BVE's ability to render portions of an object's bitmap as transparent enables easy creation of irregular objects such as people and trees, and complex structures such as fences and trestle work. If the developer follows certain basic rules when creating the objects and accompanying bitmaps, the final results are usually trouble-free. There are exceptions, however. The following presentation describes the method of creating transparent objects and offers some measures that can be taken when objects do not display as intended.
Creating transparent objects. I've covered the creation of objects in my online developer guide. To summarize briefly, an object has two major sections: 1) Meshbuilder, which defines the vertices as points in space and includes a Face statement that determines what vertices define a surface and which face of the surface is visible, and 2) Texture, which defines the application of a color or a picture to the surface.
When a bitmap image is applied to a surface, the Texture section enables us to use of the transparent statement, which includes parameters to define a specific color in the image as transparent. This color can be any solid color. In practice, developers normally use black or blue. Color is defined as quantities of the three video color components red, green and blue (RGB). Amounts of color range from 0 to 255. Thus the statement Transparent (0, 0, 0) indicates black (zero quantity for each of the three colors). The statement Transparent (255, 255, 255) indicates white (maximum quantity for each of the three colors). The statement Transparent (0, 0, 255) indicates blue (zero red, zero green, maximum blue). Any portion of the image that bears the defined color is rendered transparent by BVE.
(You may find the following thread on the Rail Software Forum useful. It would appear that pure white is not a good choice for transparency.)
Making a suitable bitmap. In order to make a bitmap usable by the greatest number of PC systems, it is best to save the image as 16-bit (256-color) bitmap. Some paint programs (e.g., PhotoShop LE) don't offer this selection. Fortunately, MS Paint, which comes free with Windows, does offer the selection.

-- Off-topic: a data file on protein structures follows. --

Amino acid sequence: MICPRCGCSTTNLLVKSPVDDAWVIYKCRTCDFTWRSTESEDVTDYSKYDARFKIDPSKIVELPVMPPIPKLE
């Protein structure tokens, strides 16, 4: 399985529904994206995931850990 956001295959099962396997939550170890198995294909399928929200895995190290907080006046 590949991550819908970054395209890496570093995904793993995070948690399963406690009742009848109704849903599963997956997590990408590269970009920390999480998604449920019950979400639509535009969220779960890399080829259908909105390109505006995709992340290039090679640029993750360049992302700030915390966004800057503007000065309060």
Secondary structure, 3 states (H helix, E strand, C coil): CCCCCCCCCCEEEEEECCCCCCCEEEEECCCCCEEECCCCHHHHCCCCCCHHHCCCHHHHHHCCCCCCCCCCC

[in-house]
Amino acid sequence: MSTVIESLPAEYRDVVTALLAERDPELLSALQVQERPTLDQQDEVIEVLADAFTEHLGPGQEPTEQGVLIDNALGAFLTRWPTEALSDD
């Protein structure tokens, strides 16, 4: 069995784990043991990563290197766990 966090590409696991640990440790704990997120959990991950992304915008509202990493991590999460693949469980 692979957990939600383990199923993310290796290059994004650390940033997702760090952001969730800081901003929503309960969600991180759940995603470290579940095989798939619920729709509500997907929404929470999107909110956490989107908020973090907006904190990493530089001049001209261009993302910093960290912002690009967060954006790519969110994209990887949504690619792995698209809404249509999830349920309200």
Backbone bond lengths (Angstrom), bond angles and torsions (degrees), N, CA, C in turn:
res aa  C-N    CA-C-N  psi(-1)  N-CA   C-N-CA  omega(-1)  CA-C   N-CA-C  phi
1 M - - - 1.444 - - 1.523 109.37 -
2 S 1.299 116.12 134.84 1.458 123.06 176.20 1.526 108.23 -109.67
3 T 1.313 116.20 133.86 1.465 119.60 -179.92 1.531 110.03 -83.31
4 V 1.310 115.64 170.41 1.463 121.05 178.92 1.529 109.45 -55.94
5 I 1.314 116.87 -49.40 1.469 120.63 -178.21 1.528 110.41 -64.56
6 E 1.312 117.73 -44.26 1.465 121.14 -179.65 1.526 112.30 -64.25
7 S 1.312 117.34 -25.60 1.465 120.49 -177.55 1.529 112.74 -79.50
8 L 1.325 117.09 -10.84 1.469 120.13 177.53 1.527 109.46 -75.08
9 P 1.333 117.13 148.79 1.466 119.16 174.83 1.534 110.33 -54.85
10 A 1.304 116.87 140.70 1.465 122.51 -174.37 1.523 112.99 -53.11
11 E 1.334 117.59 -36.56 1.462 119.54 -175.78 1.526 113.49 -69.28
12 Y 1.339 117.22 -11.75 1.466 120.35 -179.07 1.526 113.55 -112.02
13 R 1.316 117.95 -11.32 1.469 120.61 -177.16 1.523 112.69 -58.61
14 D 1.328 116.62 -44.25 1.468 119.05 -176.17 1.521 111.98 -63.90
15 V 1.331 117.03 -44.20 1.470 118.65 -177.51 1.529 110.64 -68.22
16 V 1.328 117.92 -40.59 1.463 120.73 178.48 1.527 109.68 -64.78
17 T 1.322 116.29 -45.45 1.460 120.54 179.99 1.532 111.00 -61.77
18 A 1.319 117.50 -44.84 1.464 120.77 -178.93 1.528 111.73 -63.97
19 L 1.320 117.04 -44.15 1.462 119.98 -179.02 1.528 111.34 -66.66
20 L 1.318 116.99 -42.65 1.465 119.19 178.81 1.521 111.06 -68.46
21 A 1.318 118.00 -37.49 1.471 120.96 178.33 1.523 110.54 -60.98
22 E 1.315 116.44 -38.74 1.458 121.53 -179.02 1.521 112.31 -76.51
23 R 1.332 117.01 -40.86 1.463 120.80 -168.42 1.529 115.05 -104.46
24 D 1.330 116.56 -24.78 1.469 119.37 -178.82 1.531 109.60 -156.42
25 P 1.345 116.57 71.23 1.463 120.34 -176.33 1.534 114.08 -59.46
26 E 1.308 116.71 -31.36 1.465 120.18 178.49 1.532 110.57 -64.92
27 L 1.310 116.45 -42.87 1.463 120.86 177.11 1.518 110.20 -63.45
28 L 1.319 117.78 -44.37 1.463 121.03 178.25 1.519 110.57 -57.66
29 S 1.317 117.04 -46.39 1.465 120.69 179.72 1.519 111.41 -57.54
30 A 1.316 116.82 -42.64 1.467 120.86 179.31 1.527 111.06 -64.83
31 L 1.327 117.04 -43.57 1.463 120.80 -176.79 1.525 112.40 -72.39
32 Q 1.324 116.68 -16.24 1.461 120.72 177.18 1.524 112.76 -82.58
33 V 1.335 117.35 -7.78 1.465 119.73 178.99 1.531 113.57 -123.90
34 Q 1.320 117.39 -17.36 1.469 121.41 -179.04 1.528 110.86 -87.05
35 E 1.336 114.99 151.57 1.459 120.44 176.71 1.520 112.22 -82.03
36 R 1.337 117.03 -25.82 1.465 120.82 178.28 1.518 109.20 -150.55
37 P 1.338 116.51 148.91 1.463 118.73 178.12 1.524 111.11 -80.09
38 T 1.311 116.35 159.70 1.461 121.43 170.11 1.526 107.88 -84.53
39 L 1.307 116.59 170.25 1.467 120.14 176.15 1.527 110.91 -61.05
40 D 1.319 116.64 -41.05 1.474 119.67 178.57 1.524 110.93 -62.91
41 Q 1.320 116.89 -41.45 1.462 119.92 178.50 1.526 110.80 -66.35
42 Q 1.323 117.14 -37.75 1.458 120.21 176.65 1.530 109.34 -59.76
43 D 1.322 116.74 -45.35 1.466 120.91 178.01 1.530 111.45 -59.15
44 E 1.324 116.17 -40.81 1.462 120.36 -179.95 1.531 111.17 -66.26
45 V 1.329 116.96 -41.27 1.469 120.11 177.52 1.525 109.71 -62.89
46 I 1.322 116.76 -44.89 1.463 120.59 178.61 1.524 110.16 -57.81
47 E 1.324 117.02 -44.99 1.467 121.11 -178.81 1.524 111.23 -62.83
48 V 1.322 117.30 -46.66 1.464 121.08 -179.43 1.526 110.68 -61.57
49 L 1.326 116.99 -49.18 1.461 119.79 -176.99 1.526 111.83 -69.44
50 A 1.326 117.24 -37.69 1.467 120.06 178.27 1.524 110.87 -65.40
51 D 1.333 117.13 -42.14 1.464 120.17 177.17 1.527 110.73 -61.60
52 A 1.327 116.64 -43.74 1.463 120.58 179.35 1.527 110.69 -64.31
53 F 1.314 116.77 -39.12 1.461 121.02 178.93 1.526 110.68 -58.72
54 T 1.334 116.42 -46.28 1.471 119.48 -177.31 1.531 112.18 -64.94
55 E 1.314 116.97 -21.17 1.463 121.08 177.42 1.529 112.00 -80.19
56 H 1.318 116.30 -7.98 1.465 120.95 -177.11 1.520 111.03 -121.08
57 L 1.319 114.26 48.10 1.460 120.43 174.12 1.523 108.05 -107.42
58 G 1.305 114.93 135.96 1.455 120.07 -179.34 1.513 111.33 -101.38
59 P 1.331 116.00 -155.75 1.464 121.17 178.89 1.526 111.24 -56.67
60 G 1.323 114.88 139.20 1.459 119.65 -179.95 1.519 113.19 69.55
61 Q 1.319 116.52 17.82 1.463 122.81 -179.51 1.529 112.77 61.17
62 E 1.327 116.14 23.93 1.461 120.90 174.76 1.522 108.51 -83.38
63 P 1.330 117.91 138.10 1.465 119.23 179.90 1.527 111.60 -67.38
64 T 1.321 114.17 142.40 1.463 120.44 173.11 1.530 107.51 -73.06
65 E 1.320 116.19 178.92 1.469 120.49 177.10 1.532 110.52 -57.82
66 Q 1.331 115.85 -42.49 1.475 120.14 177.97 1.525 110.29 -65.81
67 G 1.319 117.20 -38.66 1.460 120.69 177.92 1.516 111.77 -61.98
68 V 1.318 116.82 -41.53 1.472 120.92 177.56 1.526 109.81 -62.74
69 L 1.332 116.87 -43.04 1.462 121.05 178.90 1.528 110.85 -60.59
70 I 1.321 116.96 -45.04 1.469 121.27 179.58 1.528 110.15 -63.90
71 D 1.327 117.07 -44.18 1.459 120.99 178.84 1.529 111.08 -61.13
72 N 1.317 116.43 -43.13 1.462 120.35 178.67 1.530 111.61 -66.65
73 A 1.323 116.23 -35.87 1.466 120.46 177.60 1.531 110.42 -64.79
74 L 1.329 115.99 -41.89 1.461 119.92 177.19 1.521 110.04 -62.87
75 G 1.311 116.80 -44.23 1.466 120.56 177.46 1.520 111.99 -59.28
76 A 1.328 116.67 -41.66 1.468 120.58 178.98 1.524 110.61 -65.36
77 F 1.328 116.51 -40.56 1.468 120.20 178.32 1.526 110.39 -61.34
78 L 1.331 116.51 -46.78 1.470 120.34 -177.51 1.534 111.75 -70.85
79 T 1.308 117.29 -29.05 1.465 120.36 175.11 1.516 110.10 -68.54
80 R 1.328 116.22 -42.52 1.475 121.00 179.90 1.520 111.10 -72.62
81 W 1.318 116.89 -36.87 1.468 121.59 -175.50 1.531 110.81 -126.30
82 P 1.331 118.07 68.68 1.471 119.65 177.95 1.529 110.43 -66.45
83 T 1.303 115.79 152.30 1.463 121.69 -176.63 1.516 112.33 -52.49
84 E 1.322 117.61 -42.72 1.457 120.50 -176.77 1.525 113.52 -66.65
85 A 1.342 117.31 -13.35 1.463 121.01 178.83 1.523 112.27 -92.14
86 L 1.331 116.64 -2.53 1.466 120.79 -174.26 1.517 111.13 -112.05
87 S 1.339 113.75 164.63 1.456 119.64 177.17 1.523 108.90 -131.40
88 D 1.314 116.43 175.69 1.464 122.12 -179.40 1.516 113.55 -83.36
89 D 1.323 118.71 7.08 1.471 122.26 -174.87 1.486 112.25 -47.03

If you create an image using your paint program, you can generally establish the areas of transparency fairly easily. If you are creating the image from an electronic version of a photograph, you will need to carefully convert areas of the image to the desired transparent color. I inadvertently discovered a potential source of error when developing 256-color bitmaps using this technique. In order to take advantage of the better color fidelity (and range), I edited the bitmap in 24-bit mode. I then copied a selected portion of the image to a new 256-color bitmap, which was to be my final bitmap. Upon testing the associated object, I found the transparent section would not properly display as transparent. I found the only solution was to work in 256-color from the start. In other words, when you convert your original photographic image from TIFF or JPG format, save it as a 256-color BMP. Don't plan on doing it later. Do it now.
Displaying transparent objects. When you first run a simulation created by someone else, you may find that certain objects do not properly display the intended transparency. This often occurs with trees and bushes. If your system runs properly with the monitor set to 24-bit color mode, but is currently set to 16-bit mode, changing the setting will likely solve the problem. When I try this I get an error message having to do with HAL. This is not fatal and can be ignored. You may, however, find that your system does not refresh the display fast enough in 24-bit mode. This may as well be fatal (though it's not) because the simulation is less than satisfactory.
If, like me, you need to run in 16-bit mode, your best option is to find the offending bitmaps and save them as 256-color bitmaps. You can do this using MS Paint. Finding the bitmaps in the first place can be difficult. Usually they are named in such a way that you can tell without too much difficulty. If you have Windows ME or 2000, you can set the View to Thumbnails and have all the file icons displayed as graphical images. You will then have a very clear picture of which files are trees, shrubs, people, etc.
Alfred Barten, 24 October 2001